I’ve been debating whether or not to share this, but I’ve decided I will. Death eventually happens to all of us—as Ray Comfort likes to say, ten out of ten people die. Over the last few months, two good friends of ours, both older Christians, have gone on to glory. Here are my goodbyes to them.
The following was written the evening we heard of Barry’s passing on.
I knew, when the phone call came in at 9:45 that evening, what it would be—even before Mom hung up and told me the news. The time had come to say goodbye. It hurts. We’ve seen it coming for years, and yet the pain is still there. Saying goodbye to someone dear is one of the hardest things any of us can ever do.
He’s been a close friend—surrogate Grandfather—for almost six years now. We’ve grown to love him, he us, and although we’ve had many differences over the years I think it’s probably always been obvious that he brought things up out of love and concern for our spiritual well being.
I will always lovingly remember his example, his unwavering truthfulness, and his commitment to Jesus. I’m going to miss his messages to us, his sincerity, and the reverence he paid to the Lord. Not just me; we’ll all miss him a lot. It’s going to be hard to go to church and know that he’ll never come through those doors again, briefcase in hand, ready to share his most recent findings in Ephesians. Or Hebrews, or Genesis—whatever portion of scripture has recently captivated his attention.
At the same time, I am so happy for him. He no longer has to endure the intense pain from his many illnesses, no longer has to go through surgeries or see specialists he doesn’t want to see. No longer does he have to worry about his health and feeble body. He has gone to rest, a soldier of the cross to the very end.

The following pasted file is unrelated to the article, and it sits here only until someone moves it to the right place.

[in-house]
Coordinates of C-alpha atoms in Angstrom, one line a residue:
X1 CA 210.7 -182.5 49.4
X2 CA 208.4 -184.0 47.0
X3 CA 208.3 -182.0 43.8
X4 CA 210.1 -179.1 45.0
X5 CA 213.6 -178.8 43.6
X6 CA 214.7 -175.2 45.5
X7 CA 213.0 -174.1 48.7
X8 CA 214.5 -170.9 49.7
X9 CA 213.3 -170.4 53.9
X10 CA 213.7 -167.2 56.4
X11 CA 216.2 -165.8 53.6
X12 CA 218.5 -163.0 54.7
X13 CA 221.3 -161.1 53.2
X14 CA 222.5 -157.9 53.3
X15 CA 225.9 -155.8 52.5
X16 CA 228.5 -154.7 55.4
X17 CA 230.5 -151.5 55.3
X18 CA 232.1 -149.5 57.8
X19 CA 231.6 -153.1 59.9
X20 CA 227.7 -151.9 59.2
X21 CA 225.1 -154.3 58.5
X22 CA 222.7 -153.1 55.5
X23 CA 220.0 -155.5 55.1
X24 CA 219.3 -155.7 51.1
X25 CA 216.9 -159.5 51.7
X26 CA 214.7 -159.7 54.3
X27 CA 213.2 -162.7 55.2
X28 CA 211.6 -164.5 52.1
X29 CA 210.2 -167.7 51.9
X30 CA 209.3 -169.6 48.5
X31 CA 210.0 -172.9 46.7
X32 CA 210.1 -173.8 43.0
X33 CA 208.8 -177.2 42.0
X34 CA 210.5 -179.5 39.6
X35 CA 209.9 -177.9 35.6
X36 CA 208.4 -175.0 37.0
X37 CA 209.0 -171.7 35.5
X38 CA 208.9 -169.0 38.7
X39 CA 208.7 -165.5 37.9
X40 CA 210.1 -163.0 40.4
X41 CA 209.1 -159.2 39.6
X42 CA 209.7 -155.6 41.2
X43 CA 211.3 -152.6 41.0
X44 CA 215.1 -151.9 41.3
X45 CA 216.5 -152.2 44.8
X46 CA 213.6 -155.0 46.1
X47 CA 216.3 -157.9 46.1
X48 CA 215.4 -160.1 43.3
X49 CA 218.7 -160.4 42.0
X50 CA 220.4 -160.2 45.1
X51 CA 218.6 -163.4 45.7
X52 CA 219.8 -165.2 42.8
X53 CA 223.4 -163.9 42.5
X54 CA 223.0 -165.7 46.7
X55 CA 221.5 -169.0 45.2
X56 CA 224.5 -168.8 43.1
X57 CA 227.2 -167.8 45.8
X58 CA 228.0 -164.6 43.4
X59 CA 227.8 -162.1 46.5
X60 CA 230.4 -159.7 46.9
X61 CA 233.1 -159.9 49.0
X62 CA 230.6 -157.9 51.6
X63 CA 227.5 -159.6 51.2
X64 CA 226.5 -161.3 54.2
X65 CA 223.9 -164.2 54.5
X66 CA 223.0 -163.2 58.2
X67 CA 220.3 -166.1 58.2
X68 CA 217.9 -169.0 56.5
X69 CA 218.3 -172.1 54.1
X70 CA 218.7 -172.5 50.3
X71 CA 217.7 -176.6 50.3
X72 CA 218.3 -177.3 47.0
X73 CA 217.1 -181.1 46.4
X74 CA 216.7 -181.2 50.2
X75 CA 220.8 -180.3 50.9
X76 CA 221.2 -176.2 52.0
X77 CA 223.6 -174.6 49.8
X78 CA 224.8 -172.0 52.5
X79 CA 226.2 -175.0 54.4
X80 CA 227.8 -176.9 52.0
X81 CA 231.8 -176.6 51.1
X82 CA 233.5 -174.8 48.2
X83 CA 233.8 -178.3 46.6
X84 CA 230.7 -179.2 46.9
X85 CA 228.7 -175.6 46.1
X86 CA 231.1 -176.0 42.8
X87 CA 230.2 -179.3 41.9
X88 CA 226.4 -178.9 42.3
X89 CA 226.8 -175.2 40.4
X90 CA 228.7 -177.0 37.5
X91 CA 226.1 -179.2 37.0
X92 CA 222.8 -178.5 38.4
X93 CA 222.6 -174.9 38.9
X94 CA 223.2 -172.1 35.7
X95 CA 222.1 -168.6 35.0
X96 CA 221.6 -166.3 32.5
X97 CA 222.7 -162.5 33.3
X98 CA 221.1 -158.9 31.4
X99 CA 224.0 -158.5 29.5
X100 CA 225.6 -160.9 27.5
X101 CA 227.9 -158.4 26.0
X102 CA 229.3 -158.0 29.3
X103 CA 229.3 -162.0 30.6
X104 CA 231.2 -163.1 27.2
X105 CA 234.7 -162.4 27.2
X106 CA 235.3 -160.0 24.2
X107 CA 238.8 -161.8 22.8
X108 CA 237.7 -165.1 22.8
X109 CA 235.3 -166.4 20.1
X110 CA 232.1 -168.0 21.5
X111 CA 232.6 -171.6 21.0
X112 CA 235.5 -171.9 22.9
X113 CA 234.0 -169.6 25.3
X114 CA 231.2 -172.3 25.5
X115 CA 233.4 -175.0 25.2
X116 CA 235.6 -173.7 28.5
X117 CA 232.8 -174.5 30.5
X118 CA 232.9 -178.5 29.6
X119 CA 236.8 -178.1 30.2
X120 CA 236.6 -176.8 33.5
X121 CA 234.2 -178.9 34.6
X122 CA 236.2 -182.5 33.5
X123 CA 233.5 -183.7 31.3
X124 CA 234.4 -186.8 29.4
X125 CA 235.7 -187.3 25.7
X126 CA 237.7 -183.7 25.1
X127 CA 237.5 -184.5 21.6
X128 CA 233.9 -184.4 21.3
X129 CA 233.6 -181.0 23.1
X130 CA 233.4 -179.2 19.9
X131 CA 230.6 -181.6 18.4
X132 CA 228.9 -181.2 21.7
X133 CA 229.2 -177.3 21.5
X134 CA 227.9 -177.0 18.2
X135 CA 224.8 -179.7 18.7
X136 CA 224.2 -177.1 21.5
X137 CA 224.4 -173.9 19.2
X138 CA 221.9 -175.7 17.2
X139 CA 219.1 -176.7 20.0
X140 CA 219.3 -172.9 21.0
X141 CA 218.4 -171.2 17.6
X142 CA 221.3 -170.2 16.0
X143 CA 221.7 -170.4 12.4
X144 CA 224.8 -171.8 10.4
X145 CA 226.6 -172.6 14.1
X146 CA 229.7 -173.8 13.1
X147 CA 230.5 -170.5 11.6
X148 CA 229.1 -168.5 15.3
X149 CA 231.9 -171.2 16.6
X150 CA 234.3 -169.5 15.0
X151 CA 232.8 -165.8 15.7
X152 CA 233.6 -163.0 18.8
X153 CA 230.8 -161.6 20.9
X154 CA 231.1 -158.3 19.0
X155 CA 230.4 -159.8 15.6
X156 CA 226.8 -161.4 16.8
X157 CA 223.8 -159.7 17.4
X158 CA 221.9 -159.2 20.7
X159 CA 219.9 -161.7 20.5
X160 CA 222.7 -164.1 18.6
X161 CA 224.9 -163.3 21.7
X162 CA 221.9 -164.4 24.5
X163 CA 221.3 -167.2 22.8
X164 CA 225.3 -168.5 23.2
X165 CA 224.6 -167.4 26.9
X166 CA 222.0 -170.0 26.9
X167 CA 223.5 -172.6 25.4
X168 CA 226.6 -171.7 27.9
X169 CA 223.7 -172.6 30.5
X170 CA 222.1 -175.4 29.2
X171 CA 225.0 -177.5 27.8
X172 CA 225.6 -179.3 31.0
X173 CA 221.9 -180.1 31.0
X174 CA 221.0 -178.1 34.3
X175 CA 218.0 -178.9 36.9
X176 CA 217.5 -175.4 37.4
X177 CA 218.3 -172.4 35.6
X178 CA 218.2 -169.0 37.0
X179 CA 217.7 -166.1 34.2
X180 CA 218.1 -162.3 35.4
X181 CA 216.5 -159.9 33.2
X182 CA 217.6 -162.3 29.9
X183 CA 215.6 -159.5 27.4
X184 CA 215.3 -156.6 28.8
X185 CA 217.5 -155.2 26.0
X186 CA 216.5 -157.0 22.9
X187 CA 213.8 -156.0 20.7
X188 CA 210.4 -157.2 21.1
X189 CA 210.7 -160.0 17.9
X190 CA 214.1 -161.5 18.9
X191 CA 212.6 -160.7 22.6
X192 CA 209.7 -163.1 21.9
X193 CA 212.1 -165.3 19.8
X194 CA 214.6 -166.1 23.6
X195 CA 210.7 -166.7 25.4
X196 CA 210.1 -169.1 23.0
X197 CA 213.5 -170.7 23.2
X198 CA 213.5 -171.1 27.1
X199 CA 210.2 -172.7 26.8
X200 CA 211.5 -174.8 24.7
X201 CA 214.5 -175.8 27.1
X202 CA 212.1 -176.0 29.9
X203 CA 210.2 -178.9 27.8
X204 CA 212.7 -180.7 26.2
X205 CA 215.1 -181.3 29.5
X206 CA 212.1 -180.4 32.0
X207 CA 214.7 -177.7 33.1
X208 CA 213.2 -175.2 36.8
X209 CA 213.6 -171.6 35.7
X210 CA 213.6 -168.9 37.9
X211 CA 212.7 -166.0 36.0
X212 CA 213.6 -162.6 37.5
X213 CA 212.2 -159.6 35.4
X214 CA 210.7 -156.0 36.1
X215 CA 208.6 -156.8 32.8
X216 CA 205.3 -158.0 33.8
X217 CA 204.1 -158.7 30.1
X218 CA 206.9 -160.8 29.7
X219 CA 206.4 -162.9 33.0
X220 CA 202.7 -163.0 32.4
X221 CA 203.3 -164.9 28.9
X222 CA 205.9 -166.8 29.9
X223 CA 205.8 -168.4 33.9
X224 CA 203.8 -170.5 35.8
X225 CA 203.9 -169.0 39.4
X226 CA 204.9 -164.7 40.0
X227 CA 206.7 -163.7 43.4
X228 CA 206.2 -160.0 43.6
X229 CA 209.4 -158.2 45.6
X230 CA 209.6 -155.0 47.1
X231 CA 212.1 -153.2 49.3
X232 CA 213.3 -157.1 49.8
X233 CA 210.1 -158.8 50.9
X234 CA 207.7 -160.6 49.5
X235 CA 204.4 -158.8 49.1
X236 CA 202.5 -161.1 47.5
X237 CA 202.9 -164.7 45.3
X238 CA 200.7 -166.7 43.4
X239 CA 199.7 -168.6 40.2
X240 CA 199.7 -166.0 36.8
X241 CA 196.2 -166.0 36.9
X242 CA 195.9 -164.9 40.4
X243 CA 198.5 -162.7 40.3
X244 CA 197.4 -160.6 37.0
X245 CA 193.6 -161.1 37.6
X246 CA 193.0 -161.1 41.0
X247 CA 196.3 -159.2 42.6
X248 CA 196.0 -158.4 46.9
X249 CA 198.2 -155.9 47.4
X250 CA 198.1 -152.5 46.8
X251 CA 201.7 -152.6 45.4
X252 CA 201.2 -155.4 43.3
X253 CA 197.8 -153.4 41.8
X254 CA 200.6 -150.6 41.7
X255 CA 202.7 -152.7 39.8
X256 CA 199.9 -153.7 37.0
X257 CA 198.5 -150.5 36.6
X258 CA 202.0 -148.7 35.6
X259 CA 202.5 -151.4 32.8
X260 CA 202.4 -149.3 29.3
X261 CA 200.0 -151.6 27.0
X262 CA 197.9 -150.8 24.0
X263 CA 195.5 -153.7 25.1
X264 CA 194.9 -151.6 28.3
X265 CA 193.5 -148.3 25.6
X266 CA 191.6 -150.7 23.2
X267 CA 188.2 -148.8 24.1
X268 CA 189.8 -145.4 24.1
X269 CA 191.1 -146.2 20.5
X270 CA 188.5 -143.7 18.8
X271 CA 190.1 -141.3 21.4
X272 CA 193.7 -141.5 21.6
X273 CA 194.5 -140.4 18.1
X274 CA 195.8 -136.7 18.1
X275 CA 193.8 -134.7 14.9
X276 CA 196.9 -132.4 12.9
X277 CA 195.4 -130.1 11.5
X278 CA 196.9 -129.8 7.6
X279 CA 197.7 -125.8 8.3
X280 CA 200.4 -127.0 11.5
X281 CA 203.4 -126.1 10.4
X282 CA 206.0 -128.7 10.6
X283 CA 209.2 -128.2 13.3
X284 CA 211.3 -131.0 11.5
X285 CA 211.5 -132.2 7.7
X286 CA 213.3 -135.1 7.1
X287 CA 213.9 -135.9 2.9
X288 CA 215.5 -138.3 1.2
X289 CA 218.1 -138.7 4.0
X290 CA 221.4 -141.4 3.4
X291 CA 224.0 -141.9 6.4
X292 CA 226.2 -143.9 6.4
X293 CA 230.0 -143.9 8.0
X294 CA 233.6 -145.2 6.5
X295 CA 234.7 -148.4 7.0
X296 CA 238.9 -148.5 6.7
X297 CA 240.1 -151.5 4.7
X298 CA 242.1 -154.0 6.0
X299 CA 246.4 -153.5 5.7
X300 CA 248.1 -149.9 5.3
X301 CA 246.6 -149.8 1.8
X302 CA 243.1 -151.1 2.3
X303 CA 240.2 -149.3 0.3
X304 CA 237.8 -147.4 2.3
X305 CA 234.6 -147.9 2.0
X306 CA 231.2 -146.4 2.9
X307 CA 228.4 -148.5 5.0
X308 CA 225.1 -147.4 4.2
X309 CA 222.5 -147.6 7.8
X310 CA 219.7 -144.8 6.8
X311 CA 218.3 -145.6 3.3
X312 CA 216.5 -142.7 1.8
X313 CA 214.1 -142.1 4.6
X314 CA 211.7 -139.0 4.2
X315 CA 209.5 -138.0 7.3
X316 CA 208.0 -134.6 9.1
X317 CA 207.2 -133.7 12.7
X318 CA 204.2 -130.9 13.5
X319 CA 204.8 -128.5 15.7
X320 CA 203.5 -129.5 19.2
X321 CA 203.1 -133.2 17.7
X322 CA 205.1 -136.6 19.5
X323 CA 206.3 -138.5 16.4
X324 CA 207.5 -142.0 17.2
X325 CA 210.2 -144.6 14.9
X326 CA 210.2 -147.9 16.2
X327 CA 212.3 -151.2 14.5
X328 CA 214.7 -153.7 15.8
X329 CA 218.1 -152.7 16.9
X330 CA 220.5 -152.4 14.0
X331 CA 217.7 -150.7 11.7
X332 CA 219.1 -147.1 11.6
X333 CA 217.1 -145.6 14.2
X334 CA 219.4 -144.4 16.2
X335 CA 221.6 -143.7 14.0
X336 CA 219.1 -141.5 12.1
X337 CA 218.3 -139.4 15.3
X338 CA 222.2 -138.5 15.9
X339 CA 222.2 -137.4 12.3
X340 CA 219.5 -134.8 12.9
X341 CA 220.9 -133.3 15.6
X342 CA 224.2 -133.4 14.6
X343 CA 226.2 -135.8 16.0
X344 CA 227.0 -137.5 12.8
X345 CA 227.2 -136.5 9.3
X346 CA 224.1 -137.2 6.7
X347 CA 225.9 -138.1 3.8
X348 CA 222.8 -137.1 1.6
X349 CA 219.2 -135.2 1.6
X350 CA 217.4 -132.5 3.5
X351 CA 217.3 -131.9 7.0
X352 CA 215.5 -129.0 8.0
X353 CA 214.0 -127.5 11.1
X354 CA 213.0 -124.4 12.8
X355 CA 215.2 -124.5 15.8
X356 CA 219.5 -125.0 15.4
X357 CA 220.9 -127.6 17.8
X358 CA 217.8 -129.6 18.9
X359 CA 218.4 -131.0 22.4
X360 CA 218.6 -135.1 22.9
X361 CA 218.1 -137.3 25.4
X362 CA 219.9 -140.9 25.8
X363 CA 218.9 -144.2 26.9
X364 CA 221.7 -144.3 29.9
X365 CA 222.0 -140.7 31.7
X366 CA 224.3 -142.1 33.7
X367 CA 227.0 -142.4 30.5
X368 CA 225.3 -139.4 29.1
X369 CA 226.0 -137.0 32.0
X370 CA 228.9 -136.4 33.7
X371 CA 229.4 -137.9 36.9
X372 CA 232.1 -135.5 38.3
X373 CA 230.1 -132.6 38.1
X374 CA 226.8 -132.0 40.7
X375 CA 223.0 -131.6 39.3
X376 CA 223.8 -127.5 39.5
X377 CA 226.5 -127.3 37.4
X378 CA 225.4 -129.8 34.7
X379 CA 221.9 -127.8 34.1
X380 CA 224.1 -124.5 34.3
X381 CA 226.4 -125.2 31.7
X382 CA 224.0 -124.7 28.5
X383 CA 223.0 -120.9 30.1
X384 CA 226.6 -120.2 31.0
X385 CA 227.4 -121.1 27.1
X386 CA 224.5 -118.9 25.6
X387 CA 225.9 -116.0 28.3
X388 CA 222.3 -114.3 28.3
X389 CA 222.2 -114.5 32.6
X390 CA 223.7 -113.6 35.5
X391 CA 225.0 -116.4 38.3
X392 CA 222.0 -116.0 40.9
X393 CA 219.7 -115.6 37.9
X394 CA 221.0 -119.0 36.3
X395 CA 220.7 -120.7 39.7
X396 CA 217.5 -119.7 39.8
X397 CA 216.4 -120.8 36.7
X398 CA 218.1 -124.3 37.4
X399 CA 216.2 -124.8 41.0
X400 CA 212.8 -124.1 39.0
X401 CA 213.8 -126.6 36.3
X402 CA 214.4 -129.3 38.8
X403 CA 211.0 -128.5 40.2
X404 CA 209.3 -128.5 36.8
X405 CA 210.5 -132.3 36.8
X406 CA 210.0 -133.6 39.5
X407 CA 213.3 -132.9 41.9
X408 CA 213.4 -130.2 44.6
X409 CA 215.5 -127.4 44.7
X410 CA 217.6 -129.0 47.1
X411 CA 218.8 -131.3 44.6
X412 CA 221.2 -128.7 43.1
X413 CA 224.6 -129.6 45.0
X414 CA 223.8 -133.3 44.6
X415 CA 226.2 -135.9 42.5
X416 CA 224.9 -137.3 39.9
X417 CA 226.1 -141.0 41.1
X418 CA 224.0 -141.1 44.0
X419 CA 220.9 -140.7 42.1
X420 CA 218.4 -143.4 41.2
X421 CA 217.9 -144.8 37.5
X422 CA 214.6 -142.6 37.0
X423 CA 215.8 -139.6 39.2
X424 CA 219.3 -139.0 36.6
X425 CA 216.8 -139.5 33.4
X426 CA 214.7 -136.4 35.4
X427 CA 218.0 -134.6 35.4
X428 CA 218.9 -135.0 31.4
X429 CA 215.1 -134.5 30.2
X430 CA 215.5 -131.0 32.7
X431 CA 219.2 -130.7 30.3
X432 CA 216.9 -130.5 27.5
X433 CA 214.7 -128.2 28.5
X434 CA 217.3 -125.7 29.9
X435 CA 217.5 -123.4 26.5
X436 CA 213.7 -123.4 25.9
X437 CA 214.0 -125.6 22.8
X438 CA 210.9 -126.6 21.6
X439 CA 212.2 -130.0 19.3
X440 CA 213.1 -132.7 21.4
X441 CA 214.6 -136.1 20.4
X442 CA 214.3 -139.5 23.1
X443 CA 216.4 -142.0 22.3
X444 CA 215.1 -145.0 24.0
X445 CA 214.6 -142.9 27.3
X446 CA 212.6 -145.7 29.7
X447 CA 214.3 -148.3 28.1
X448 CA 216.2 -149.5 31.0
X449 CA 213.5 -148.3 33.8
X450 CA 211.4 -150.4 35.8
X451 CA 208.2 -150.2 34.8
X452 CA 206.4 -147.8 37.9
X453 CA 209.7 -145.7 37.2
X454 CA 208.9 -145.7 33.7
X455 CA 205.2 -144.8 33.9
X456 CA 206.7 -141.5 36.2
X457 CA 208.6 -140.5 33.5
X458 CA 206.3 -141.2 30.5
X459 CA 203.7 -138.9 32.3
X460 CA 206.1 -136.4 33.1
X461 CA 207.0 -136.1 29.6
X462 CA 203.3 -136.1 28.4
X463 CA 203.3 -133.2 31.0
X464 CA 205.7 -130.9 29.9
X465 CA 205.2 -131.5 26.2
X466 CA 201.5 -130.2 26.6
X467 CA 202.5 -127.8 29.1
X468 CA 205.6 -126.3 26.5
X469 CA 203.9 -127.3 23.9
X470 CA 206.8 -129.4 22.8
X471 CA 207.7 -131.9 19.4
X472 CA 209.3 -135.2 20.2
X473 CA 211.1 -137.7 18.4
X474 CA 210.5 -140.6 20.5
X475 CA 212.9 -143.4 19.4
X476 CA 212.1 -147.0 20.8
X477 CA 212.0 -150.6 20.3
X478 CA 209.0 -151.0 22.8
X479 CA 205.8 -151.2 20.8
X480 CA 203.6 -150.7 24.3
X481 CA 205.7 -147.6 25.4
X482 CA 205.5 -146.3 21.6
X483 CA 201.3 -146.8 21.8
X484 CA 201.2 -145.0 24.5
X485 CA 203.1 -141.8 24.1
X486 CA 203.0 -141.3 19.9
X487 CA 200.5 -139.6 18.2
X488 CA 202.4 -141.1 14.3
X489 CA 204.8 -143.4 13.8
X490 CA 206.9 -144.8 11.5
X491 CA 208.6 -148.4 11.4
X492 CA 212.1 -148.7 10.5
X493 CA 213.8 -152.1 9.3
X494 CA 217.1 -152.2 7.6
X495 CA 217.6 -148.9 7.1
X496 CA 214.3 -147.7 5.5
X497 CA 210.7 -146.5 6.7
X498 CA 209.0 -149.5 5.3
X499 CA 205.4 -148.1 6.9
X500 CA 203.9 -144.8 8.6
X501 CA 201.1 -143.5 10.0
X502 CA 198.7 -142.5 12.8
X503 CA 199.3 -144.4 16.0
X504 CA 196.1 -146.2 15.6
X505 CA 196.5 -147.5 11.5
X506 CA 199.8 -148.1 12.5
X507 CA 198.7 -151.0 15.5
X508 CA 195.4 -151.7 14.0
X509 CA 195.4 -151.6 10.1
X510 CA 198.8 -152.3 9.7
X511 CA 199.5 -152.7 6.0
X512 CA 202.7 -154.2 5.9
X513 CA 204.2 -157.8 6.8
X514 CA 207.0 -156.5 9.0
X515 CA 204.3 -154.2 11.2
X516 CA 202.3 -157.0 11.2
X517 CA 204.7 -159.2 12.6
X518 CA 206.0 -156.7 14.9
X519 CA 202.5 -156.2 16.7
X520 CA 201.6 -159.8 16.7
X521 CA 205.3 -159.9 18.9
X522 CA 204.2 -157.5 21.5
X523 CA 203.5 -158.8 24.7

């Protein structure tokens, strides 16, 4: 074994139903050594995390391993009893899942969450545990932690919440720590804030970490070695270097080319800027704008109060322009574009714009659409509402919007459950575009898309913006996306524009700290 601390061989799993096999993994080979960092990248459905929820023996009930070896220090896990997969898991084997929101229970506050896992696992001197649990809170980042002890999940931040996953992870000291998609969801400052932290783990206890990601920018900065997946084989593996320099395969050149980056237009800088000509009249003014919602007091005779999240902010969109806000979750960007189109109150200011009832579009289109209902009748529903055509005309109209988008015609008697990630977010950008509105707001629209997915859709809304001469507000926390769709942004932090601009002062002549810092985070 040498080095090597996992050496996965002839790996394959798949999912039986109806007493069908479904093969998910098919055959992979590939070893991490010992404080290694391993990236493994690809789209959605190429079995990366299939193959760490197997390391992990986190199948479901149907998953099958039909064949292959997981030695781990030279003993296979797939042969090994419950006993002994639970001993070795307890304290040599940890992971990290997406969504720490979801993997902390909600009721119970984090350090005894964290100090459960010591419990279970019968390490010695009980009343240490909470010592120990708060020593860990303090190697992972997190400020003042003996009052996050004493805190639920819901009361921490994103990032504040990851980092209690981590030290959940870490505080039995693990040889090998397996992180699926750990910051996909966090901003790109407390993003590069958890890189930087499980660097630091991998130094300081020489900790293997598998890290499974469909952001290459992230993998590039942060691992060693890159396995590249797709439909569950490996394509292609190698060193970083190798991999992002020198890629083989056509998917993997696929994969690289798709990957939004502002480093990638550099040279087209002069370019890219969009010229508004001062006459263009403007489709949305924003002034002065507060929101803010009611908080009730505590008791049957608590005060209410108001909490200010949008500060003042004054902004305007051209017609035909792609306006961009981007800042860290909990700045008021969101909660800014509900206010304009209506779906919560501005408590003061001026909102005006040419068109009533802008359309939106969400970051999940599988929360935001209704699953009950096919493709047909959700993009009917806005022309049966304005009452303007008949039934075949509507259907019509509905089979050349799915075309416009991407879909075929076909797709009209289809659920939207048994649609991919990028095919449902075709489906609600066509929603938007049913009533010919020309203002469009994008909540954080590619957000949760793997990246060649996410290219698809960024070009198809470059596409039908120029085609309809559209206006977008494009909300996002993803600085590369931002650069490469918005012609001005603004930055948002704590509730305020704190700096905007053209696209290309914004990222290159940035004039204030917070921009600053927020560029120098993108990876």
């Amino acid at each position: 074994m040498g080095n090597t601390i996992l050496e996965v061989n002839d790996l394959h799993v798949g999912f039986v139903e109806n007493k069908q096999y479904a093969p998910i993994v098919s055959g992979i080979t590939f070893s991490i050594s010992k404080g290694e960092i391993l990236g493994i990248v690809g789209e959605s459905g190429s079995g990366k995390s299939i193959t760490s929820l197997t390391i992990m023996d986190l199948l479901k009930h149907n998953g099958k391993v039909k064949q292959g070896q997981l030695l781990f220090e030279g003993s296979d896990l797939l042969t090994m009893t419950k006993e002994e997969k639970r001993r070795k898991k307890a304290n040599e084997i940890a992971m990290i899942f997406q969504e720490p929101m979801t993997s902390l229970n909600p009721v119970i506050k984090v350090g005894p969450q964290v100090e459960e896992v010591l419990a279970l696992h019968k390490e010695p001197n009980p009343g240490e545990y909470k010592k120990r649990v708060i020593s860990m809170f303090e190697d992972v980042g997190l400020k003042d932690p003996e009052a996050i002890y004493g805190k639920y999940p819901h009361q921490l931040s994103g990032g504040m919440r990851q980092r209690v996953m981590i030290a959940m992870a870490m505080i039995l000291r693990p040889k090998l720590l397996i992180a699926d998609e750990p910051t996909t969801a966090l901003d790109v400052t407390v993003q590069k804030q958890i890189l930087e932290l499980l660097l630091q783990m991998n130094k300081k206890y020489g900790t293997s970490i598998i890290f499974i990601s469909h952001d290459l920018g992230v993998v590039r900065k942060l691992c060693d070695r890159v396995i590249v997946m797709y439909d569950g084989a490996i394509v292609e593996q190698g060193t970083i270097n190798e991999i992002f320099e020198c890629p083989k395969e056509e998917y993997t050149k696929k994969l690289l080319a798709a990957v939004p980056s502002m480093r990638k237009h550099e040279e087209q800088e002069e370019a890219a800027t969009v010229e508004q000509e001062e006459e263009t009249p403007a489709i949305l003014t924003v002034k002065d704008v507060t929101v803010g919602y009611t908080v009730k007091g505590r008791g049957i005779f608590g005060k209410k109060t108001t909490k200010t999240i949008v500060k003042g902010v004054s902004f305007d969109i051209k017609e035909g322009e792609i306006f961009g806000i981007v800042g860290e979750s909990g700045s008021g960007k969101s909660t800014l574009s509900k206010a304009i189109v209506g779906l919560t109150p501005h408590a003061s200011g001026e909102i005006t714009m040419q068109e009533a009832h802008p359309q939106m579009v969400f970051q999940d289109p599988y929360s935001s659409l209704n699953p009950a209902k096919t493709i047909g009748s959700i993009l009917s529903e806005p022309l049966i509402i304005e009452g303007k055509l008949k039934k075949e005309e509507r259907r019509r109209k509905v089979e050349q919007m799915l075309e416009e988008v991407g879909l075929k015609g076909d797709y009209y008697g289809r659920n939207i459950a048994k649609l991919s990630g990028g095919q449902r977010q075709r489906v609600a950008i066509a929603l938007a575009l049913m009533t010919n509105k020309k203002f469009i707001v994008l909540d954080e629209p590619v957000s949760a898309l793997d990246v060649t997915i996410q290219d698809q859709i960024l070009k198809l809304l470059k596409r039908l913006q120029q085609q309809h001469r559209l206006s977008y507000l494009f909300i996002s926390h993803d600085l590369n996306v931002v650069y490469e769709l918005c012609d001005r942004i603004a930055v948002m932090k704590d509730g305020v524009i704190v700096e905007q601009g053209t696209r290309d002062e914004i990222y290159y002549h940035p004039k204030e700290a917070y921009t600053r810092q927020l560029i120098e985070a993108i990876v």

There are some things I wish I could have said to him, some things I’m glad I told him. As a brother in the Lord, a teacher of the flock, and grandfather to more than just his family, he will be missed by many.
Goodbye, Barry. I’ll see you on the other shore.
My goodbye to another friend, Daryl.
It came as a shock that he was sick. We had seen him not too long before, healthy, happy, trusting his Lord. He had come up one Sunday morning to worship with us, and we had had a sweet time of fellowship—the kind that only can come between fellow believers. That day, we practiced the John 13 admonition to “wash one another’s feet”, something that I had never had the privilege to participate in although I was familiar with it from the believers we worshiped with in the States. It was a precious bonding day.
Now he was sick, and no one knew if he’d pull out of it or not. Then came the news that the family had to move, but thankfully they didn’t have to go far. Dad and my brothers went to help him butcher a few sheep, and when they came back we were saddened to learn how much worse his condition had gotten since our last meeting.
Soon, he was even worse. We visited briefly a couple times. The last time we saw him was a week and a half before he died. He was still the caring, loving man we had always known. Despite his condition and the fact that he was getting quite tired, he asked my brothers what they had been creating the last while. He still cared about our lives—even when his body was giving out. We prayed together one last time, although none of us knew then that it would be the last. We all hoped and prayed fervently that he would be healed. He had become a good friend to all of us.
Not long after, we heard that he had gone to glory. A terrible blow to the family, and one that rippled through all of us as well. He touched many lives. He gave himself tirelessly to point everyone to Jesus, even when he was sick. He will be missed—even by those of us who haven’t known him very long. He was a prayer warrior—a faith warrior—to the end.
Goodbye, Daryl. You will be sorely missed, but your legacy, your faith, your example, will not be forgotten by us.
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